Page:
[NWPT55]While I hate to disappoint the knee-jerk righties over at (un)Sound Politics, I have to say that I’m not a huge fan of the Seattle Monorail. But as long as they continue to lead their coverage with the headline “Die, Monorail, Die”, it’s hard not to oppose the opposition, despite my misgivings. Monorail opponents seem to have a one-track mind, and that mind has long be set on derailing the project, whatever the final proposal might be.
I voted for every monorail initiative, except for the one that authorized the final project. As much as I believe in public transit, and as much as I believe a fancy new monorail will become an instant symbol of 21st century Seattle, when I saw the details, it just didn’t seem worth the cost, especially given the means of financing it. Still, the people had spoken — however narrowly — and when the incredibly cynical “Monorail Recall” initiative hit the ballot last fall, I voted against it. If we’re going to allow opponents of public projects unlimited opportunities to kill them by plebiscite, we’ll never build anything.
I know, I know… nuance is a weakness progressives simply can’t afford, and with the anti-tax, anti-government, anti-infrastructure crowd attacking the gas tax and the monorail on purely ideological grounds, somebody on our side has to be just as reactionary if we’re going to have a hope of maintaining an informed debate in the middle. From what I’ve seen the Seattle Monorail Project (SMP) board is more than up to the task, so I don’t have to be. That’s why I’m going to take a long, hard look at the final proposal released yesterday, before voicing my opinion one way or the other.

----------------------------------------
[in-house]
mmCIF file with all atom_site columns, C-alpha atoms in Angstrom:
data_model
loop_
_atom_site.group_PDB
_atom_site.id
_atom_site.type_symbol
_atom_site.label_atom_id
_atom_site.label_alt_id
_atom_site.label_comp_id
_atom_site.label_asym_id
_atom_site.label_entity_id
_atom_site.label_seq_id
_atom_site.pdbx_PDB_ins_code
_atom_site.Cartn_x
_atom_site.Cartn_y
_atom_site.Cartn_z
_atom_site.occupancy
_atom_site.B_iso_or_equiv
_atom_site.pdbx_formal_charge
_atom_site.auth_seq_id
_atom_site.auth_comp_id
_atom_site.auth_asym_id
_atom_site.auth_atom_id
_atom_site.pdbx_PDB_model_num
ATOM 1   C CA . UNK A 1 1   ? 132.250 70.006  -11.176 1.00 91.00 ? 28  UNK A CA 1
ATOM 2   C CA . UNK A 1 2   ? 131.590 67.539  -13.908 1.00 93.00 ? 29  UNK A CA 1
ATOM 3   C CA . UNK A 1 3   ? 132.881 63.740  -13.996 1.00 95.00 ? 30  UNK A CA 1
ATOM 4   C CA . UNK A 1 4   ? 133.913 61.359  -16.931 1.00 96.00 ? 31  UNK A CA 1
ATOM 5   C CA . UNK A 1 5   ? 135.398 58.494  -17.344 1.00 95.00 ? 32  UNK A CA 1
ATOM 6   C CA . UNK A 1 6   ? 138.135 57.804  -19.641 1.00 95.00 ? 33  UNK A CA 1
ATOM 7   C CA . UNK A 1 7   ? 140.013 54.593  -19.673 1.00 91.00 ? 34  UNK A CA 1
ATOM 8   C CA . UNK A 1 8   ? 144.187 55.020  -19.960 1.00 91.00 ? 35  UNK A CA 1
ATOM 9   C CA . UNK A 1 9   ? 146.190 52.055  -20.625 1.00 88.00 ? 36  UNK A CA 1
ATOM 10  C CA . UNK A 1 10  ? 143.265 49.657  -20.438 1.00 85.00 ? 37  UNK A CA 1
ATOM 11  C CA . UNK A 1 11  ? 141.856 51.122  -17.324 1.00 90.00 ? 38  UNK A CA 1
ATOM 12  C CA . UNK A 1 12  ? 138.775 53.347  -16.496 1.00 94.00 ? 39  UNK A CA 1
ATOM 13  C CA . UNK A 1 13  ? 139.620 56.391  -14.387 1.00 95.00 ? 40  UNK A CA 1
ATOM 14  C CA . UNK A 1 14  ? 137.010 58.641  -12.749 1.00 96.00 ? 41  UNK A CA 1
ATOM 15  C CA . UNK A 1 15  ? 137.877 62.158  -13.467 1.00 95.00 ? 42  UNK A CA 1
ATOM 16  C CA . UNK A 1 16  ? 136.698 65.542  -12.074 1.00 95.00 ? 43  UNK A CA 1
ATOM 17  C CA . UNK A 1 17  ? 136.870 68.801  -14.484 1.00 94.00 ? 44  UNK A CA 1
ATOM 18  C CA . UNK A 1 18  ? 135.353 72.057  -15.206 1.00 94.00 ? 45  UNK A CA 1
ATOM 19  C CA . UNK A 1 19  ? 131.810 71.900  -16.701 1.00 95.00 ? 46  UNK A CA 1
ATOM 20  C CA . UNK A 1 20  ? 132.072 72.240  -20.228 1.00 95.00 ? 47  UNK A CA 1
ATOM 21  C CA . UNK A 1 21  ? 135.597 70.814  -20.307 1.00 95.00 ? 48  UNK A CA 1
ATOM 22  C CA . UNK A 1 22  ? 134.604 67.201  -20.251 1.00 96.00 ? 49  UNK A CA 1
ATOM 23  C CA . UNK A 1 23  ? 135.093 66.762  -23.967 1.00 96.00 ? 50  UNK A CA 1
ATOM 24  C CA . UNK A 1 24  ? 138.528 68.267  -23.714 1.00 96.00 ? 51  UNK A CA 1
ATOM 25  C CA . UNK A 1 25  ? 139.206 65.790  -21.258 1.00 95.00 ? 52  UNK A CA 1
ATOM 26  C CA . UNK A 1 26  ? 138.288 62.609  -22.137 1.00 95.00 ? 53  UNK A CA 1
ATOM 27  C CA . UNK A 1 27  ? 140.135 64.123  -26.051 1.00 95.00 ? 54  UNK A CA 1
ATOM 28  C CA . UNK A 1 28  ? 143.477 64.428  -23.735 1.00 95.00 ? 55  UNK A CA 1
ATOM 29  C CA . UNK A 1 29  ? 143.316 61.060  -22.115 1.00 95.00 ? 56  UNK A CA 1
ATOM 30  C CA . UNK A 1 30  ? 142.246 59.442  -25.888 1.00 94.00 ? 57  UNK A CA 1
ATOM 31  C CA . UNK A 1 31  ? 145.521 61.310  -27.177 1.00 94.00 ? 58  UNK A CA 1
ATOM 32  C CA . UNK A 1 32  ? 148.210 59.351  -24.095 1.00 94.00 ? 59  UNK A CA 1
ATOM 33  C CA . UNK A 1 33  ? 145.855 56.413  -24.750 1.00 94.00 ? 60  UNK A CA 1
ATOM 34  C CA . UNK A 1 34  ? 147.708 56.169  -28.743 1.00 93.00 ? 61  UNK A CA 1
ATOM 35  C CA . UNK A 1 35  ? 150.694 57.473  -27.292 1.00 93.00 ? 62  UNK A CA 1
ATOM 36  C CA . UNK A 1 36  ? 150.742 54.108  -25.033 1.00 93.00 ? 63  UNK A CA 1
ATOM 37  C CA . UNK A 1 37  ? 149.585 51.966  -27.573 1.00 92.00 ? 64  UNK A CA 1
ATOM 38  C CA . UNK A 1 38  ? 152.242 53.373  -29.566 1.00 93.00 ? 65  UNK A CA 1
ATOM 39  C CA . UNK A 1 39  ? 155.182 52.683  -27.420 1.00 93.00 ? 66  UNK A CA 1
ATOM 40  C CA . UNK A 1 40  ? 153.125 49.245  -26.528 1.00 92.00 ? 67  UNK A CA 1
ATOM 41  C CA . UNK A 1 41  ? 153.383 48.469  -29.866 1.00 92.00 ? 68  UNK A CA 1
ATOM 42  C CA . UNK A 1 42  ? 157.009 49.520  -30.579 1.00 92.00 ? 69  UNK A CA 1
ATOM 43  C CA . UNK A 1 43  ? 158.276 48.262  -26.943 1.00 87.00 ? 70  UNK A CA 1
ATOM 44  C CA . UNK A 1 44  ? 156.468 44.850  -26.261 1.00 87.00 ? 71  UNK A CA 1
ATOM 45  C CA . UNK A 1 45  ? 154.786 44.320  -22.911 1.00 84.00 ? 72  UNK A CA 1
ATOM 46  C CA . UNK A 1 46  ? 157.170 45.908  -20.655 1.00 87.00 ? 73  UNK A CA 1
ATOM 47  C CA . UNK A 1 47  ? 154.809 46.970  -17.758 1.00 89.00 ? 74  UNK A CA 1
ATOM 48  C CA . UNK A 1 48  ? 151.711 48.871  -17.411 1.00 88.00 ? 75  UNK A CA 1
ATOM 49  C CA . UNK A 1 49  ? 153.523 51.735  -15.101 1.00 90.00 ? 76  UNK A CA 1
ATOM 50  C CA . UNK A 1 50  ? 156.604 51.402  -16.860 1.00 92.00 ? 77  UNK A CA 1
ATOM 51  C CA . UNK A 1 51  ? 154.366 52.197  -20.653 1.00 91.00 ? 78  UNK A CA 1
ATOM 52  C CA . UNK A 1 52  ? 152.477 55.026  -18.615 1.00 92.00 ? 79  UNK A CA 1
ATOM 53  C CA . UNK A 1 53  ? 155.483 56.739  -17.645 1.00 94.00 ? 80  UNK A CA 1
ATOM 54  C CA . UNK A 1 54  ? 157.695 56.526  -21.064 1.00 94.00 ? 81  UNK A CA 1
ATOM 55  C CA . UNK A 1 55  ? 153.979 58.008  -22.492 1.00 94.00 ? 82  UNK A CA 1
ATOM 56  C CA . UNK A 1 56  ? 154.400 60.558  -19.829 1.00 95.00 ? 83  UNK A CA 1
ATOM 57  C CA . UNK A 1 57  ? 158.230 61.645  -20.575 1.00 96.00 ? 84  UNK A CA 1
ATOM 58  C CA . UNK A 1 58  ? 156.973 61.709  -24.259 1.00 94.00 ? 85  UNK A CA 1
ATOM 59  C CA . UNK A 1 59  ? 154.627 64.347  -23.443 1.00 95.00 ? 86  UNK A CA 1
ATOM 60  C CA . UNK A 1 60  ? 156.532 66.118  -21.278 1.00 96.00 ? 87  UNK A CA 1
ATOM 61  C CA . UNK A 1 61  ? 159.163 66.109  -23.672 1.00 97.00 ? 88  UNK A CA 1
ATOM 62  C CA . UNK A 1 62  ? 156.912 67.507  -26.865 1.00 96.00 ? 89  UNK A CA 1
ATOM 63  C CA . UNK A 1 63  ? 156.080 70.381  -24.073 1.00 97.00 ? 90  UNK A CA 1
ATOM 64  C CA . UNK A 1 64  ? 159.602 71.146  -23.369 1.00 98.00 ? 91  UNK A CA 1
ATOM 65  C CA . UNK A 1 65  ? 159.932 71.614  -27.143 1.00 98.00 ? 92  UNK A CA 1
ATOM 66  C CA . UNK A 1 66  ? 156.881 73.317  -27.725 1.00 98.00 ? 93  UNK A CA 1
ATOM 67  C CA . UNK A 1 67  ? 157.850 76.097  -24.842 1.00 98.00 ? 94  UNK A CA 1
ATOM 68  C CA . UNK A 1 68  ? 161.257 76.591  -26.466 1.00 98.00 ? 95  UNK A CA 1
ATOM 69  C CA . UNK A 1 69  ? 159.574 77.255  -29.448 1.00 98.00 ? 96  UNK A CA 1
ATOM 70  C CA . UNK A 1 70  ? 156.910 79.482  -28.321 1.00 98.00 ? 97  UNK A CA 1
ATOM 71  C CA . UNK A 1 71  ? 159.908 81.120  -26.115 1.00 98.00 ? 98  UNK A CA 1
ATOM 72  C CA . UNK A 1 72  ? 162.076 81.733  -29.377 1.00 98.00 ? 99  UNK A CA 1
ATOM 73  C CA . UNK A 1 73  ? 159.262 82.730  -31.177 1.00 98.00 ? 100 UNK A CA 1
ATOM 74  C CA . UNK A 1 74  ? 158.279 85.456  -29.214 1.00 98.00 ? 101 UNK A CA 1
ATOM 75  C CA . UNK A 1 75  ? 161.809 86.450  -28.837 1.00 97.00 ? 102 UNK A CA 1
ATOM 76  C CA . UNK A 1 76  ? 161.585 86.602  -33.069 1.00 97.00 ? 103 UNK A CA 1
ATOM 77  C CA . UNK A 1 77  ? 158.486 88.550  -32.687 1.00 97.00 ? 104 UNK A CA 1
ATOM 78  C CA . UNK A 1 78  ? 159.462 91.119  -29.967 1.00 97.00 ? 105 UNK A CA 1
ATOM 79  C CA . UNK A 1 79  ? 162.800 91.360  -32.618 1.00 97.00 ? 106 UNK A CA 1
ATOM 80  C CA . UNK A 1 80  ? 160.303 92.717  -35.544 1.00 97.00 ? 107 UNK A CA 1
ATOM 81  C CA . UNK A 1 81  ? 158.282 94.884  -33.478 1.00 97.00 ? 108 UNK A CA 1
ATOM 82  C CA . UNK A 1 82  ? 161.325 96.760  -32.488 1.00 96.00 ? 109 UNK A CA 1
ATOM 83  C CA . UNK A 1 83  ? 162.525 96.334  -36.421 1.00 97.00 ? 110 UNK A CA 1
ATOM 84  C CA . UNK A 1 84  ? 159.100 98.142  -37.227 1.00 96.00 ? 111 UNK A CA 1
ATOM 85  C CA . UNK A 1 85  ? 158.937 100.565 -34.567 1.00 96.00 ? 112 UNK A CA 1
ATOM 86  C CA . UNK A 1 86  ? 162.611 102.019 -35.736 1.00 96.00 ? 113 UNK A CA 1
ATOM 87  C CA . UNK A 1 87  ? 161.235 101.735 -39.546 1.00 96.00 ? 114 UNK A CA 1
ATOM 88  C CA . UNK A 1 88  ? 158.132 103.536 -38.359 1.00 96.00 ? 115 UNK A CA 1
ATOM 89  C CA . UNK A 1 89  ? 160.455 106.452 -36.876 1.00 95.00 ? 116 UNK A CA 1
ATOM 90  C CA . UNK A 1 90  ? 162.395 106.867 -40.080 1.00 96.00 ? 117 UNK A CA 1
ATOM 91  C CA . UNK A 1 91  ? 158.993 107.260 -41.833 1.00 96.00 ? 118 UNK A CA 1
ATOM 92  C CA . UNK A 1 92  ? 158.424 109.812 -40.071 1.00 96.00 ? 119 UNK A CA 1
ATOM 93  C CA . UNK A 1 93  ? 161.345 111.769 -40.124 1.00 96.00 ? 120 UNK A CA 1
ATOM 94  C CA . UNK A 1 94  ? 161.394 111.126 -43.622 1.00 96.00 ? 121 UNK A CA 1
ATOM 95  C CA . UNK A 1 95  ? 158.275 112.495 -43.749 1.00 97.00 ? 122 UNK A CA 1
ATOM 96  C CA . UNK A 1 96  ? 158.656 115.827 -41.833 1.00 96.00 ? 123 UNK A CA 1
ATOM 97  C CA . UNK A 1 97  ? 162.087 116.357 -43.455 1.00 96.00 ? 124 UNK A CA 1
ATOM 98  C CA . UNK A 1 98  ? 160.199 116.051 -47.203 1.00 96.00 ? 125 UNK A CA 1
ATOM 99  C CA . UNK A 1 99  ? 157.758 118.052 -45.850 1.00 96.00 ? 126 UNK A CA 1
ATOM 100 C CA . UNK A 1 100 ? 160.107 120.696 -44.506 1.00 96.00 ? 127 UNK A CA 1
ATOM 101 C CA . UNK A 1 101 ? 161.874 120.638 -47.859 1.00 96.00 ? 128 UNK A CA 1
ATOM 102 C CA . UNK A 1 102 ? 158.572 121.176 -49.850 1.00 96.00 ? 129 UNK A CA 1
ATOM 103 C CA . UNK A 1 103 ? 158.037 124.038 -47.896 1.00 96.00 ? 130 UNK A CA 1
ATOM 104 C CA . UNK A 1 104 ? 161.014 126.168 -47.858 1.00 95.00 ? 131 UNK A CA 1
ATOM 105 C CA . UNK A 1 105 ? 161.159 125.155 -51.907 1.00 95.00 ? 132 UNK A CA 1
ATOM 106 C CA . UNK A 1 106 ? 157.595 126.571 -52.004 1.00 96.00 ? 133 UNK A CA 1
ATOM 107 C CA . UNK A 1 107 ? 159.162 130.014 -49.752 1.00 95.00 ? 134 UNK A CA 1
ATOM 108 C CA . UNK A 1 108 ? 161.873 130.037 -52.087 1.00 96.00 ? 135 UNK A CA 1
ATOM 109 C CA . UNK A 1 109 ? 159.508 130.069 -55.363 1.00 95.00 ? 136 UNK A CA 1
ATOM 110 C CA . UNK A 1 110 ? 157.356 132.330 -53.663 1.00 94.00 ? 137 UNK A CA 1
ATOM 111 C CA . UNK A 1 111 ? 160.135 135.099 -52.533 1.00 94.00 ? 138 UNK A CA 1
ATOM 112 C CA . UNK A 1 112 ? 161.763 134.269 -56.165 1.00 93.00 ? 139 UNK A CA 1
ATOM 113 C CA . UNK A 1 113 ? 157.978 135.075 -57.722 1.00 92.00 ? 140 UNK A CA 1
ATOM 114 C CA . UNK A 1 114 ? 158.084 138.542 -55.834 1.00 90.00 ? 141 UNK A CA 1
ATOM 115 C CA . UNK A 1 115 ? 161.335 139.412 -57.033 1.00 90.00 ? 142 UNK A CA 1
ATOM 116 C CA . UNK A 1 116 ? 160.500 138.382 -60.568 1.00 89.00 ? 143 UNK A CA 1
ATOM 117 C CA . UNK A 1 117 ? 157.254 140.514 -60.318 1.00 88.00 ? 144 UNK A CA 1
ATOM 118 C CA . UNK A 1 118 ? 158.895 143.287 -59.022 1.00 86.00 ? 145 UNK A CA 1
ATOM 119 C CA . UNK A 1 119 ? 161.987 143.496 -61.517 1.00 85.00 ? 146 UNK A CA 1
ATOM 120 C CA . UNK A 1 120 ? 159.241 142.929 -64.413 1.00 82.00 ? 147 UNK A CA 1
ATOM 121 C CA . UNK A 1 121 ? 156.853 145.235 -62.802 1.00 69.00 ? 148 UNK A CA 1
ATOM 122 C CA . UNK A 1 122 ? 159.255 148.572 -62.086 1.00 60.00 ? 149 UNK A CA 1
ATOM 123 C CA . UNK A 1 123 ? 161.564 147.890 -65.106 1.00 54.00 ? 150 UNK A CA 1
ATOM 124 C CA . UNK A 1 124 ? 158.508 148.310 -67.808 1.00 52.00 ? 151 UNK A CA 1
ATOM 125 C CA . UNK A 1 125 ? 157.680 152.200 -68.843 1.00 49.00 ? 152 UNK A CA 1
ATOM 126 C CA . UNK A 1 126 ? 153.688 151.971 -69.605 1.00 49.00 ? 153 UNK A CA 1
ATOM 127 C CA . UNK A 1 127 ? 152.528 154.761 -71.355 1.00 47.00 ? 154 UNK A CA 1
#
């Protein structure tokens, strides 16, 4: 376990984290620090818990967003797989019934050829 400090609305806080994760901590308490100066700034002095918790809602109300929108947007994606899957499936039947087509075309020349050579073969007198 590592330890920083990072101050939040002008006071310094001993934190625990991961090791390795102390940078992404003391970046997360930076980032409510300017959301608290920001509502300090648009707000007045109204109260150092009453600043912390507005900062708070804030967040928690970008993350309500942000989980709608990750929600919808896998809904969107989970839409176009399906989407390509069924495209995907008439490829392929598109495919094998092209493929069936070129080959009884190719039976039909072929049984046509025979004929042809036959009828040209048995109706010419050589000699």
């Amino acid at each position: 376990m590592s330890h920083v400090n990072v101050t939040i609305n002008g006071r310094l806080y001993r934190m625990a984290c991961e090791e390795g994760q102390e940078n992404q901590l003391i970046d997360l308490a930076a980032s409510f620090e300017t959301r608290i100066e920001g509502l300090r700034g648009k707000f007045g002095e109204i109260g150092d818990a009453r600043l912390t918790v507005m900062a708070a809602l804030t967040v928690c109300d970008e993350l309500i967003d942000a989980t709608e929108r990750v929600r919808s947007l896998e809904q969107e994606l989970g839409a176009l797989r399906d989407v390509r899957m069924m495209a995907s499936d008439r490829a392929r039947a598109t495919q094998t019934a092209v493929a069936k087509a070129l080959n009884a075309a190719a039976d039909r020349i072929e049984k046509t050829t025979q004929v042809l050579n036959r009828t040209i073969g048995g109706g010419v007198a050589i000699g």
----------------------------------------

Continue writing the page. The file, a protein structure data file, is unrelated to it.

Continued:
But one detail already has me worried. My main reason for voting against the monorail was the huge chunk it took out of voters’ car tabs… this year I’m paying a $177.00 monorail tax on my four-year-old Nissan Altima (the older, anemic model, not the newer fancier one.) My concern was that during the 25 years it took to pay off the bonds, voters would never approve a similar tax for other important transportation projects… you know, like the other half of the financing for replacing the dangerously crumbling Alaska Way Viaduct.
Now we’re told that due to rising costs and lower revenues, the car tab will be needed until 2050… nearly twice the number of years originally estimated. Ouch.
If I were a Seattle City Council member, I would be loath to overturn the will of the voters and reject this proposal… but I would still need to be convinced that it delivers something reasonably close to what voters were promised. I urge the Council to explore the details very carefully, and vote their minds not their hearts.
I’ll come back to this issue with a more informed opinion after I’ve had the opportunity to digest the facts.